Numerous antibiotic-resistant Enterobacteriaceae bacteria have been isolated from wild animals in recent years (Benavides et al., 2021; Benavides et al., 2022). The discovery of antibiotic-resistant Enterobacteriaceae bacteria in wild animals is a sign of the potential of wild animals as reservoirs (Dolejska and Literak, 2018). Activities such as human encroachment into wild animal habitats, transportation of wild animals, development of captive industries, and management of abused wild animals could be possible causes of antibiotic-resistant E. coli transmission from wild animals to humans (Rhyan and Spraker, 2010; Cunningham et al., 2017).

ESBLs display an extended substrate spectrum with the ability to hydrolyze a broader spectrum of antimicrobials belonging to the beta-lactam class that contains the oxyimino-group such as oxyimino-cephalosporins (e.g., ceftazidime and cefotaxime) as well as oxyimino-monobactam (aztreonam) (Guenther et al., 2011). Among microbes belonging to the Enterobacteriaceae family, the most common ESBLs are divided into four major families; TEM (Temoneira)-type beta-lactamases, CTX (cefotaximase)-M-type beta-lactamases, SHV (Sulfhydryl variable)-type beta-lactamases, and OXA (oxacillinase)-type beta-lactamases (Guenther et al., 2011). TEM-type beta-lactamases are well-known derivatives of TEM-1 and TEM-2. While the majority of TEM beta-lactamases are ESBLs, TEM-1, TEM-2, and TEM-13 are only able to hydrolyze penicillin derivates and thus are not regarded as ESBLs (Guenther et al., 2011). The blaTEM resistance gene to β-Lactam antibiotics in wild animals is an emerging phenomenon that is increasingly reported (Guenther et al., 2011). Since most wild animals are not given third-generation cephalosporin treatments, it is believed that contaminated food scraps, wastewater, domestic animal feces, and human contact are the main sources of ESBL-producing E. coli detected in wild animals (Homeier-Bachmann et al., 2022). Although there has not been much research on ESBL-producing E. coli in wildlife up to this point, it is concerning to think that wildlife may eventually serve as a reservoir for bacterial infections with the same pathogen that infects humans or other animals (Lagerstrom and Hadly, 2021). According to the latest data, ESBL-producing E. coli in wild animals is found to be widespread in several wild animal populations such as mammals, waterfowl, birds of prey, and rodents even though they are not exposed to antibiotics continuously (Atterby et al., 2017).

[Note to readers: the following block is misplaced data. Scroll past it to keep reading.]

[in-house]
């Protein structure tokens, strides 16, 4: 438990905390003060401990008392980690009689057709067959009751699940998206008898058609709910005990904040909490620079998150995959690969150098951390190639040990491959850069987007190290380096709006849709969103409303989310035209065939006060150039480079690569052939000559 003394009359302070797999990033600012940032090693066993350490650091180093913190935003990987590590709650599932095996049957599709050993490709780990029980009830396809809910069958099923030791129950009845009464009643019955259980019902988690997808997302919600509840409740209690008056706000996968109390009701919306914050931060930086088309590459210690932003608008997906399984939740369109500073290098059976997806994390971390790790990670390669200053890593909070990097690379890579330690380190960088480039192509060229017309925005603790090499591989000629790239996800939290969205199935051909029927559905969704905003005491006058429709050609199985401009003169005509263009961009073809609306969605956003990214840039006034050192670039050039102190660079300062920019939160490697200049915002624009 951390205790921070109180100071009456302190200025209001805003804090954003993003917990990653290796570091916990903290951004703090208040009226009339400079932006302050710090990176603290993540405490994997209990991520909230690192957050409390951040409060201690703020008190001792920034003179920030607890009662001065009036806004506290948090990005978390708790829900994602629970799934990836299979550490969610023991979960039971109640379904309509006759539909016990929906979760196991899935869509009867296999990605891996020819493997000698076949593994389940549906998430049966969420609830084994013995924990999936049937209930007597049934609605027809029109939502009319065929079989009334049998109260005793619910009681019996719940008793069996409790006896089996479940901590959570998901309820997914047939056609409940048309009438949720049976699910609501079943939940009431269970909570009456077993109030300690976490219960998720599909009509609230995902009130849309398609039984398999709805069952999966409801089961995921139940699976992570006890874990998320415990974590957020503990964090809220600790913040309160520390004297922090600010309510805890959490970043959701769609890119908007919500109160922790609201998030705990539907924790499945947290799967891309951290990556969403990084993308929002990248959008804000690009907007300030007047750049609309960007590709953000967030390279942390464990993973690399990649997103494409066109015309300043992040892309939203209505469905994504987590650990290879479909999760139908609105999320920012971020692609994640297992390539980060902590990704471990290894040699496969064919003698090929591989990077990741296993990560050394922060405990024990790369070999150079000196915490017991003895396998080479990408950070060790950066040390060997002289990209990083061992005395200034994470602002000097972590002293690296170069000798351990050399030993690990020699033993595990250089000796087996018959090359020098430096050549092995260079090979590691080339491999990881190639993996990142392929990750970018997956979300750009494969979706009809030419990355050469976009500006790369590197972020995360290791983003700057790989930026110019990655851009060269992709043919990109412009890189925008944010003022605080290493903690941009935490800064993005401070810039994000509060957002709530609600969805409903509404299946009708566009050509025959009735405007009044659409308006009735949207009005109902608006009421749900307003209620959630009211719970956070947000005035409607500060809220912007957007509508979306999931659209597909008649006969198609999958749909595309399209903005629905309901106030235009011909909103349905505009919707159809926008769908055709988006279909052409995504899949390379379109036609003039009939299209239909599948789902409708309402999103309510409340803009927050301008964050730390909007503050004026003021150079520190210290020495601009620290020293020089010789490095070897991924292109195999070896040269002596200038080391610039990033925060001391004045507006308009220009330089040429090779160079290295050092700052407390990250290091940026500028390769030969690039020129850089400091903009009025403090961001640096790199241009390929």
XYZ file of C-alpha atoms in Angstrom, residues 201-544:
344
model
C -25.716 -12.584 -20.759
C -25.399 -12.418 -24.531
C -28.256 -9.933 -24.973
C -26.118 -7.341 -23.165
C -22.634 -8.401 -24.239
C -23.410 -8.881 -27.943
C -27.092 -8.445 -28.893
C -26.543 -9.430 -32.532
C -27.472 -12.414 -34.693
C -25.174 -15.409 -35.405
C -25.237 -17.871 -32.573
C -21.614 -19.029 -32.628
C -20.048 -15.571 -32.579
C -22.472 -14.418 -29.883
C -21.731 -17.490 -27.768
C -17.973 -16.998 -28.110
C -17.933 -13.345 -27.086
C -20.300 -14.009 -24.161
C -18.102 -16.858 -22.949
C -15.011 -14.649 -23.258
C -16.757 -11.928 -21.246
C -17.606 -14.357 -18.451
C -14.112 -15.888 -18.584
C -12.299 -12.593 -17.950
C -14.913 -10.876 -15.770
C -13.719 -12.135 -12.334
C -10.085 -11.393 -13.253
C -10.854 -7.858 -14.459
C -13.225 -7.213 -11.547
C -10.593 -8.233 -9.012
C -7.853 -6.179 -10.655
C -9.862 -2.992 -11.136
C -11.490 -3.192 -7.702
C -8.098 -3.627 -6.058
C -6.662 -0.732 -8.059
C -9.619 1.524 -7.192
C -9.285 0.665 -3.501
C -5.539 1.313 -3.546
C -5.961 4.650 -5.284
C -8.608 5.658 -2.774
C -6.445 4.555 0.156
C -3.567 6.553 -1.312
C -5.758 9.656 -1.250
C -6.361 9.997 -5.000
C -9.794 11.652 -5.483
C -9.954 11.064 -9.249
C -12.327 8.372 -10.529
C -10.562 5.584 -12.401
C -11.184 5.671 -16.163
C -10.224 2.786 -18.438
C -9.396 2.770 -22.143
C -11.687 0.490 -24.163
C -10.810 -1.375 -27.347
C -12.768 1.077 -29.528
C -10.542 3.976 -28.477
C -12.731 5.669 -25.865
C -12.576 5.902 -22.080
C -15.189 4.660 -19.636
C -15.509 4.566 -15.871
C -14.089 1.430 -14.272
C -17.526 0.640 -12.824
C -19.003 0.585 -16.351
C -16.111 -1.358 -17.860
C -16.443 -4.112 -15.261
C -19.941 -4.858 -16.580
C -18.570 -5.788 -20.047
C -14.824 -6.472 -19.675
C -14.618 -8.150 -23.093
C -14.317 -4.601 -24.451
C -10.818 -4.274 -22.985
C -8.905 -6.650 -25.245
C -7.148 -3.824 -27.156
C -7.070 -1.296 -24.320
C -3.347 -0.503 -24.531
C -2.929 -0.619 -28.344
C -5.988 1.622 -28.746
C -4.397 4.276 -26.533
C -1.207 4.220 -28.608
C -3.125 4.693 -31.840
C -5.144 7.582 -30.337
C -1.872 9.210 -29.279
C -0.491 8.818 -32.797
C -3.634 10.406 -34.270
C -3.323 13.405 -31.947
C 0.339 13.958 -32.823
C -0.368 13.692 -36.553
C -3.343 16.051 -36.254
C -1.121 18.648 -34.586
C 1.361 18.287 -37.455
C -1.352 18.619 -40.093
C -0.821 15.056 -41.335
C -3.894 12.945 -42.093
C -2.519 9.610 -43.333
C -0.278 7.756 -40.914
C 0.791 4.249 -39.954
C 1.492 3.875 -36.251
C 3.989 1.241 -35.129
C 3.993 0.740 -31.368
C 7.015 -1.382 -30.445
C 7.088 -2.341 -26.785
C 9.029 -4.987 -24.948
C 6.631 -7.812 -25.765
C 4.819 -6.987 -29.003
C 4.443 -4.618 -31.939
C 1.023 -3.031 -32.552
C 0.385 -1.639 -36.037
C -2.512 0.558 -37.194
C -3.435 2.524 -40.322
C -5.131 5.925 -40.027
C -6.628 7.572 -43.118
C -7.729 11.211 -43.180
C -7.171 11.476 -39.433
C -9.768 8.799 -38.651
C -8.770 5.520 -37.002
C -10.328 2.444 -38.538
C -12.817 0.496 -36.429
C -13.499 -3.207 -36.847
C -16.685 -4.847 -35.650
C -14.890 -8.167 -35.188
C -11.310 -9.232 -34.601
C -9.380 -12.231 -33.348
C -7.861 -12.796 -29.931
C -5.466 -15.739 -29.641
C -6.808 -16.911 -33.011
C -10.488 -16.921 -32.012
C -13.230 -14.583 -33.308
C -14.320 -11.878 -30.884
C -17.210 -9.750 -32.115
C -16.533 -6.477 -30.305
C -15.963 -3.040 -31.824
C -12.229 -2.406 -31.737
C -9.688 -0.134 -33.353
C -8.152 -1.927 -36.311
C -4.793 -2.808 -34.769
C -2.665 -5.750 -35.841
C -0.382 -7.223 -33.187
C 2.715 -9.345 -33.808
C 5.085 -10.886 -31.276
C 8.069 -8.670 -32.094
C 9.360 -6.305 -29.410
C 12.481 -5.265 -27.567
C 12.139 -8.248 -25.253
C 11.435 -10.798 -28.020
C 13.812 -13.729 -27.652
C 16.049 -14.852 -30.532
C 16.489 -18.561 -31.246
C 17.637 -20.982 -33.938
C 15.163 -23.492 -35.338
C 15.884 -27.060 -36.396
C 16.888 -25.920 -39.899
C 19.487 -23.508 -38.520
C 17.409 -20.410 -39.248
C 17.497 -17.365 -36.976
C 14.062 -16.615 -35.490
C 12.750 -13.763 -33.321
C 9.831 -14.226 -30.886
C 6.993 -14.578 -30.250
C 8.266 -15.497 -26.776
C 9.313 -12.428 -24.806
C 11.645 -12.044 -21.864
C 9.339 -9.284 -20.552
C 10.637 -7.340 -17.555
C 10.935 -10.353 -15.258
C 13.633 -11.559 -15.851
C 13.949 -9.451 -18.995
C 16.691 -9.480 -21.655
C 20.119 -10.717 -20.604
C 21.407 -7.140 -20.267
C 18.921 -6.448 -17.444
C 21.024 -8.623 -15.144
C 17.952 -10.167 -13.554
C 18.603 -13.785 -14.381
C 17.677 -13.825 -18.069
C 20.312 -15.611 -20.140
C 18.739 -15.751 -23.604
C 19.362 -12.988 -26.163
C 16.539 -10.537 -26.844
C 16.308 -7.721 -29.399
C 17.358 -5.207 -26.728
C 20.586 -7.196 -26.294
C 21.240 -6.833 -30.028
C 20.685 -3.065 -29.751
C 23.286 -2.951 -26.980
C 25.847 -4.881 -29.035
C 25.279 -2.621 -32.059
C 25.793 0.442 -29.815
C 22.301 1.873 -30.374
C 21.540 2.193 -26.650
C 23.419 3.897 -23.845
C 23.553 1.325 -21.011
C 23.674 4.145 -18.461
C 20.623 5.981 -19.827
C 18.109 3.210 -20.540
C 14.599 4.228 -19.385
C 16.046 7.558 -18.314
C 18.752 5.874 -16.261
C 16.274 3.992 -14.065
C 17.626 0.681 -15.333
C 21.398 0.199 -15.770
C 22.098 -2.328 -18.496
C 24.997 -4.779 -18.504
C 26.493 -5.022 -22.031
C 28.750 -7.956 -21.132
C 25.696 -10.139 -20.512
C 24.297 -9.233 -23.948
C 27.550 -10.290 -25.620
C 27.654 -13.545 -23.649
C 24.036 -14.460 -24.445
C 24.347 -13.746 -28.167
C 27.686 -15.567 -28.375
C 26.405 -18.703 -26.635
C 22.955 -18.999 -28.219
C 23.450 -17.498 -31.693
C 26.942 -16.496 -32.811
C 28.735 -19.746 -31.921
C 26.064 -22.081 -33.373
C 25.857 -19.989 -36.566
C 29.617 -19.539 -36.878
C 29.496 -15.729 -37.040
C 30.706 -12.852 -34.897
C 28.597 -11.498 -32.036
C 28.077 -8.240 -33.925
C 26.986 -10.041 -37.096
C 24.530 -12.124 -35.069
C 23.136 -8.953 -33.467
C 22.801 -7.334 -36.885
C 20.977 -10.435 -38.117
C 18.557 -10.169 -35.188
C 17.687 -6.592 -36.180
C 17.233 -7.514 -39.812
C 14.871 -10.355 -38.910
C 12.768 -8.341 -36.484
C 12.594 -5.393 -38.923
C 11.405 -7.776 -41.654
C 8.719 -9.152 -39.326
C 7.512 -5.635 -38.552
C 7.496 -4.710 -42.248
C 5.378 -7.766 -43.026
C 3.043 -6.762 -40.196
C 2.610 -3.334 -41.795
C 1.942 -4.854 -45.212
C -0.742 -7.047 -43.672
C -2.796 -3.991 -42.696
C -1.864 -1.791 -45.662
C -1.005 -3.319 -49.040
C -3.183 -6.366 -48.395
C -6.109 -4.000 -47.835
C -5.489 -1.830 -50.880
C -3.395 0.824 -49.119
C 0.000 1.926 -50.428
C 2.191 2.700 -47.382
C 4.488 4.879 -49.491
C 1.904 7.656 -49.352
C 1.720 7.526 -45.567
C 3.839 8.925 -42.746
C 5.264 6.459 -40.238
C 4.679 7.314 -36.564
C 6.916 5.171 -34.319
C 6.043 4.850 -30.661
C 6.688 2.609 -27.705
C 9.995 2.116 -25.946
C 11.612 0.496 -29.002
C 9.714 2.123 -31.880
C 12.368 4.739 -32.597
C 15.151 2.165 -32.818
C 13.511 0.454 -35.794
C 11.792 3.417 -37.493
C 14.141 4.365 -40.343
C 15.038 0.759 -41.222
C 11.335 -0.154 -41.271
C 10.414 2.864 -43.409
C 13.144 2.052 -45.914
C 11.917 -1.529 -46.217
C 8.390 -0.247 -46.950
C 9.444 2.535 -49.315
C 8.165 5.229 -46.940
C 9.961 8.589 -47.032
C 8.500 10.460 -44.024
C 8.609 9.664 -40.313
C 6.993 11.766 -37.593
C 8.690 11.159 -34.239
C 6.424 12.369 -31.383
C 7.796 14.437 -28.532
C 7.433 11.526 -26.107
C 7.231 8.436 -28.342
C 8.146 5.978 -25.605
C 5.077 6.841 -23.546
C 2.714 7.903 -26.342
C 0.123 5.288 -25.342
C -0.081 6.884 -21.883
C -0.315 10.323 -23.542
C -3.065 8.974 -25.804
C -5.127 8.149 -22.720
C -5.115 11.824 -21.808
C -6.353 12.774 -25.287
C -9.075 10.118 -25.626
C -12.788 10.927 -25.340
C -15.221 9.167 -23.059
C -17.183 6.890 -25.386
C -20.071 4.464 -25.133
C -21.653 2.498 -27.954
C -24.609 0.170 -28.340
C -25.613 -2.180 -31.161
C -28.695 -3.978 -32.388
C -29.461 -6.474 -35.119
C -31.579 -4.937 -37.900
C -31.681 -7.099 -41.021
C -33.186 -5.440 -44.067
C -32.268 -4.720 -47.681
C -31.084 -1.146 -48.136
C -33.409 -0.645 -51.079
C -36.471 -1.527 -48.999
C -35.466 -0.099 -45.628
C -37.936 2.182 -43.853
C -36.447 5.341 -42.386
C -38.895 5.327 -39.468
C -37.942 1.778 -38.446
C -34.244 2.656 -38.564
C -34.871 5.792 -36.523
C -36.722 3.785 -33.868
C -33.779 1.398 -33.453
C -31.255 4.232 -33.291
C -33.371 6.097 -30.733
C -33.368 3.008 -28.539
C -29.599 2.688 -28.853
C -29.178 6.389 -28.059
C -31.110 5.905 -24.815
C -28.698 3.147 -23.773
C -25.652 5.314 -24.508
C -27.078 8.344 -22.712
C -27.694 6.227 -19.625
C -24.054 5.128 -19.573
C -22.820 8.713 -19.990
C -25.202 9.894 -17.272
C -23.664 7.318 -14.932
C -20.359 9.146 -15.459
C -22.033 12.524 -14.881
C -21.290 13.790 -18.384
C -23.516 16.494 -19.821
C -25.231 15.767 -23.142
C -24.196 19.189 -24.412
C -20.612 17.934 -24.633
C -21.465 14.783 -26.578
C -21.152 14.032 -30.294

It is estimated that there are 230 bat species in Indonesia or around 21% of the bat species in the world (Fajri et al., 2014). Of these species, 77 species are grouped into the Megachiroptera suborder while 153 species are grouped into the Microchiroptera suborder (Fajri et al., 2014; Allocati et al., 2016). Lombok Island is an island that has quite a high diversity of bat species (Fajri et al., 2014). Bats are natural reservoir hosts and a source of infection for several microorganisms and have the potential to become vectors for the spread of zoonotic diseases (Letko et al., 2020). Several bacteria such as Salmonella spp., Pasturella spp., E. coli, Leptospira sp., and Bartonella spp. have been isolated from bats in various countries around the world (Allocati et al., 2016).

Caves are well-known roosting places for several types of bats; however, they have also been found in residential areas (Maulany et al., 2019). Based on a research survey conducted by Fajri et al. (2014), there is a cave in Lombok that has various bat species, namely the Tanjung Ringgit Giant Cave. Based on the above background, it is necessary to conduct a study on the detection and identification of ESBL-producing E. coli in bats residing in caves on Lombok Island. The results are expected to illustrate the potential of bats as reservoirs for the spread of ESBL-producing E. coli to the community.


Materials and Methods

Sample collection

The research was carried out from March 2023 to June 2023. A total of 150 bat fecal swab samples were aseptically collected in Tanjung Ringgit cave, Lombok Island, Indonesia, and immediately transported within 1–2 hours in ice packs to the laboratory for bacteriological analysis.

Isolation and identification of E. coli

All bat fecal swab samples were streaked onto eosin methylene blue agar (EMBA) medium and incubated for 18–24 hours at 37ºC. After incubation, colonies typical of E. coli (green metallic sheen) were further subjected to other physiological and biochemical characterization such as Gram staining, indole, methyl red, and Voges-Proskauer tests.

Antibiotic sensitivity test